A sacristy is a room in a church where a priest prepares for a service, and where vestments and articles of worship are kept.
Westminster Abbey, London. Image: Christine Matthews Wikimedia CC BY SA 2.0
Lost medieval sacristy uncovered at Westminster Abbey
A lost medieval sacristy used by 13th-century monks has been uncovered in the grounds of Westminster Abbey along with the bones of hundreds, if not thousands, of buried bodies.
“You do have to be careful where you’re walking,” said archaeologist Chris Mayo, pointing to a fragment of skull poking out of the sandy soil. “You can see from the ground there are burials everywhere.” Mayo has led a team working on the archaeological project, one of the biggest on the site. The project had the aim of uncovering the foundations of the Great Sacristy on its North Green, facing the busy Victoria Street. The sacristy was built in the 1250s by Henry III during his reconstruction of the abbey that was built by Edward the Confessor. Before that the site was used as a burial ground for monks, one of whom is still in remarkable condition. The sacristy was repurposed as a domestic dwelling and in 1740, being in a perilous state, it was demolished.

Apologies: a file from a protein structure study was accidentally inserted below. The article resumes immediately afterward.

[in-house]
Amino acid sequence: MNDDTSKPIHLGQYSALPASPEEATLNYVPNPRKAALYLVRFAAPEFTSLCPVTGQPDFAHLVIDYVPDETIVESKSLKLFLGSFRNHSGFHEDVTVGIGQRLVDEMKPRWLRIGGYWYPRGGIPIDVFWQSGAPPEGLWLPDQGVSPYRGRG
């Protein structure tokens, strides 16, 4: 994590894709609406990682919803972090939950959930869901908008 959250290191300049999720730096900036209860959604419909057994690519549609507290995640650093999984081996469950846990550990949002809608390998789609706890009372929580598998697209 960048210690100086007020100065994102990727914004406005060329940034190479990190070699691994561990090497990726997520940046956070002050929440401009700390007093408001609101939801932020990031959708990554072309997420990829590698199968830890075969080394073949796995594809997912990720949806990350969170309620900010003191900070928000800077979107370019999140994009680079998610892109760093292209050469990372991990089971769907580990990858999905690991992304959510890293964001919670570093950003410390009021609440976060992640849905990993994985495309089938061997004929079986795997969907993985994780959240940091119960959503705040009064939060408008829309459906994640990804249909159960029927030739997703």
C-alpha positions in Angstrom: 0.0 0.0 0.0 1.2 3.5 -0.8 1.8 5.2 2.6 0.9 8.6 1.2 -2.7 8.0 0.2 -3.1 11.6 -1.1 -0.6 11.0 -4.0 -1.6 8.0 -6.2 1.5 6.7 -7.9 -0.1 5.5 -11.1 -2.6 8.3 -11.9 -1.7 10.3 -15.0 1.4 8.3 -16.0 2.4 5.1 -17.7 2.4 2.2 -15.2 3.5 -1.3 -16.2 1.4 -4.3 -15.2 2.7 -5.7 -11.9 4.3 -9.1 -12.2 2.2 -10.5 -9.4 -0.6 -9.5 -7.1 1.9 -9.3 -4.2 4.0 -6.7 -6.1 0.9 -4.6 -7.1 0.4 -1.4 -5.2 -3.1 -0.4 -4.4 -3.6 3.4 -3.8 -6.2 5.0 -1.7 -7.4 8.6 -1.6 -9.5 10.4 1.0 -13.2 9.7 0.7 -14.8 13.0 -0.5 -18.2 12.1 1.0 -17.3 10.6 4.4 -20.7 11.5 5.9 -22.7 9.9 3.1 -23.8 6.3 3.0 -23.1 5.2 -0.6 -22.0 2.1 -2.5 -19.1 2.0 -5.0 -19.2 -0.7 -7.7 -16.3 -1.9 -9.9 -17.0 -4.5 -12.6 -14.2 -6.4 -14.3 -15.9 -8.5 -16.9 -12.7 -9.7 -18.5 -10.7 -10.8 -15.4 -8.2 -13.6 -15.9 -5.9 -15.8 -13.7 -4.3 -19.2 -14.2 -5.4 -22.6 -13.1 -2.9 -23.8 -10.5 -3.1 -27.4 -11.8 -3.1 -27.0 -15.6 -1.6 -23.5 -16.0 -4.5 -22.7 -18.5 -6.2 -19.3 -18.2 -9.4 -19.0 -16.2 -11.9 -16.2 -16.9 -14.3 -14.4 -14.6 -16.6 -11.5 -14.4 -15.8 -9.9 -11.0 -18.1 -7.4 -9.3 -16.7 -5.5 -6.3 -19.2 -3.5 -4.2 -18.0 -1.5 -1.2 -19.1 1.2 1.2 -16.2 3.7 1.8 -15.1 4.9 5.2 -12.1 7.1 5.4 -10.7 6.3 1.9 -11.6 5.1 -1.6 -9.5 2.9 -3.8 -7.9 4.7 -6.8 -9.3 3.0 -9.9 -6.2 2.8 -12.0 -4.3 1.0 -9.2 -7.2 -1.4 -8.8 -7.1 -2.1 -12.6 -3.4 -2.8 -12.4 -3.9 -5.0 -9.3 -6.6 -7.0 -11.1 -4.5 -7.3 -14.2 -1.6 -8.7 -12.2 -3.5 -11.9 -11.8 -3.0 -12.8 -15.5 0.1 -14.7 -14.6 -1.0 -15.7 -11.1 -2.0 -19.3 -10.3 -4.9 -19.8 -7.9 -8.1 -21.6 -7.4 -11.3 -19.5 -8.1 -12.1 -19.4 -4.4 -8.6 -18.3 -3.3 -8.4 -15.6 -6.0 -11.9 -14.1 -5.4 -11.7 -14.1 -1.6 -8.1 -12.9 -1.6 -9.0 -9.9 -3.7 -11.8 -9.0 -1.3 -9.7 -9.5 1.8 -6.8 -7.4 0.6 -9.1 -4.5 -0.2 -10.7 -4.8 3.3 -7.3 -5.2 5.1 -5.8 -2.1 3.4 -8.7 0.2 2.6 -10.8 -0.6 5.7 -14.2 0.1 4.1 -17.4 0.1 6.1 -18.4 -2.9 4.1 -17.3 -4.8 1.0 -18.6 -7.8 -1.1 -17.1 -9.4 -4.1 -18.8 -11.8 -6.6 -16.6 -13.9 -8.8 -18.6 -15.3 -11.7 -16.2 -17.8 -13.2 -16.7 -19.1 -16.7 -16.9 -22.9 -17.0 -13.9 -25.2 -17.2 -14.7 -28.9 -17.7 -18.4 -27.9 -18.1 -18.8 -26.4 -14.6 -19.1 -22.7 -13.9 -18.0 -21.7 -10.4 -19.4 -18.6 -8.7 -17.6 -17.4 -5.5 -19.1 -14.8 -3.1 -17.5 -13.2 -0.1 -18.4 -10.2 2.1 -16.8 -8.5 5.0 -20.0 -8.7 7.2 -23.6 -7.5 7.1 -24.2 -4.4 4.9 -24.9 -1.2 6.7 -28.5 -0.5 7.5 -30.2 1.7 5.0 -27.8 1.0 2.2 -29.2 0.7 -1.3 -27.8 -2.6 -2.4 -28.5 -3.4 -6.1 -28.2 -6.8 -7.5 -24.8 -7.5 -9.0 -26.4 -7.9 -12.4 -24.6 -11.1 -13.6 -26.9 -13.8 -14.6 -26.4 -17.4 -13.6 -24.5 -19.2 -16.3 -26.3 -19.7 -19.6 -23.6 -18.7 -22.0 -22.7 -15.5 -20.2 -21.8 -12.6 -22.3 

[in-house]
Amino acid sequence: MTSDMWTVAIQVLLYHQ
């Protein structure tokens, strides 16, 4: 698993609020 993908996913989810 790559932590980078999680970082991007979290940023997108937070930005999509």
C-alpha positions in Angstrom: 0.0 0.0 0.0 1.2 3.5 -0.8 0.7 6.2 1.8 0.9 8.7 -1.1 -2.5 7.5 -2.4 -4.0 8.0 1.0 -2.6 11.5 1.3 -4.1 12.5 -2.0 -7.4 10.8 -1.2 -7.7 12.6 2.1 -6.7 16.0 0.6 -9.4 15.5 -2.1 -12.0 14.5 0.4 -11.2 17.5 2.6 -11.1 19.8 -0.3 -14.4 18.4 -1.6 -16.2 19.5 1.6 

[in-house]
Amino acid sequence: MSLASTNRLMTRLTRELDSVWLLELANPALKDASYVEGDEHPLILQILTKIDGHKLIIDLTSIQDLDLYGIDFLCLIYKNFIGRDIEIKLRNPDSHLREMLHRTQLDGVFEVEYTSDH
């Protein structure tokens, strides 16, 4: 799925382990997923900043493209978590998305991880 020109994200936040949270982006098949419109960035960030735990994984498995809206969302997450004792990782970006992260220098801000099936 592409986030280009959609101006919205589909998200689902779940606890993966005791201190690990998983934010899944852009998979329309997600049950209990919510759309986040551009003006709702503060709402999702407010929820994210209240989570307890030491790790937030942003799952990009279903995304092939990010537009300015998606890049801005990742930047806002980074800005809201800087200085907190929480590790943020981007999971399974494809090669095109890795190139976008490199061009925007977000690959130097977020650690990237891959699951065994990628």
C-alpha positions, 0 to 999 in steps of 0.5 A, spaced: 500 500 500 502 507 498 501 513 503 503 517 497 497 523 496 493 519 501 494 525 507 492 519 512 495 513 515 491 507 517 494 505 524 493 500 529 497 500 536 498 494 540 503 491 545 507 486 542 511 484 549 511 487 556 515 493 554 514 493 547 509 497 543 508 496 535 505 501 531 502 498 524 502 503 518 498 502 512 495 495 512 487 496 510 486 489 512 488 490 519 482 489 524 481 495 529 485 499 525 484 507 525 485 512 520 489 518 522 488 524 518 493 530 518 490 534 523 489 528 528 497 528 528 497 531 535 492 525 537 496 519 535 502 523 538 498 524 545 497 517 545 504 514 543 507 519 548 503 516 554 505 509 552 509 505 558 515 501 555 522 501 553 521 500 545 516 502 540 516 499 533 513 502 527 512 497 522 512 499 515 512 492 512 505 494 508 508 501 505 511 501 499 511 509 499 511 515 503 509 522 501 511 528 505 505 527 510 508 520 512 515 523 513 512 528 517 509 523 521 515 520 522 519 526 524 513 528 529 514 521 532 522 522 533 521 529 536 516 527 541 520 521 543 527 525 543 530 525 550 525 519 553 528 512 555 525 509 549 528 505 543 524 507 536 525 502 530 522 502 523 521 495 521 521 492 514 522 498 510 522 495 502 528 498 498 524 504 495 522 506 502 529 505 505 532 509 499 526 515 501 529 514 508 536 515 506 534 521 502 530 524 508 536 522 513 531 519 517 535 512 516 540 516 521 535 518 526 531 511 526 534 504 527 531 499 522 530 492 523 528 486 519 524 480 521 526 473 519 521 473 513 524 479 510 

It was later uncovered and recorded in 1869 in a project directed by the celebrated architect Sir George Gilbert Scott whose buildings include the Midland Grand Hotel at St Pancras station in London. At the time he was the Abbey’s Surveyor of the Fabric. The team from Pre-Construct Archaeology has been working since January, with a three-month lockdown break, to understand the site better as part of a wider building project.
The Westminster abbey wanted to construct a building on the site to house new welcoming, ticketing, and security facilities, which they say will allow visitors to enter through the grand Great West Door, the entrance used by monarchs and royal brides but not the public. Mayo said the aim of fully exposing and recording the superstructure of the Great Sacristy had been achieved with the foundations clearly revealed.
Read further about the purpose and the process of the dig at The Guardian.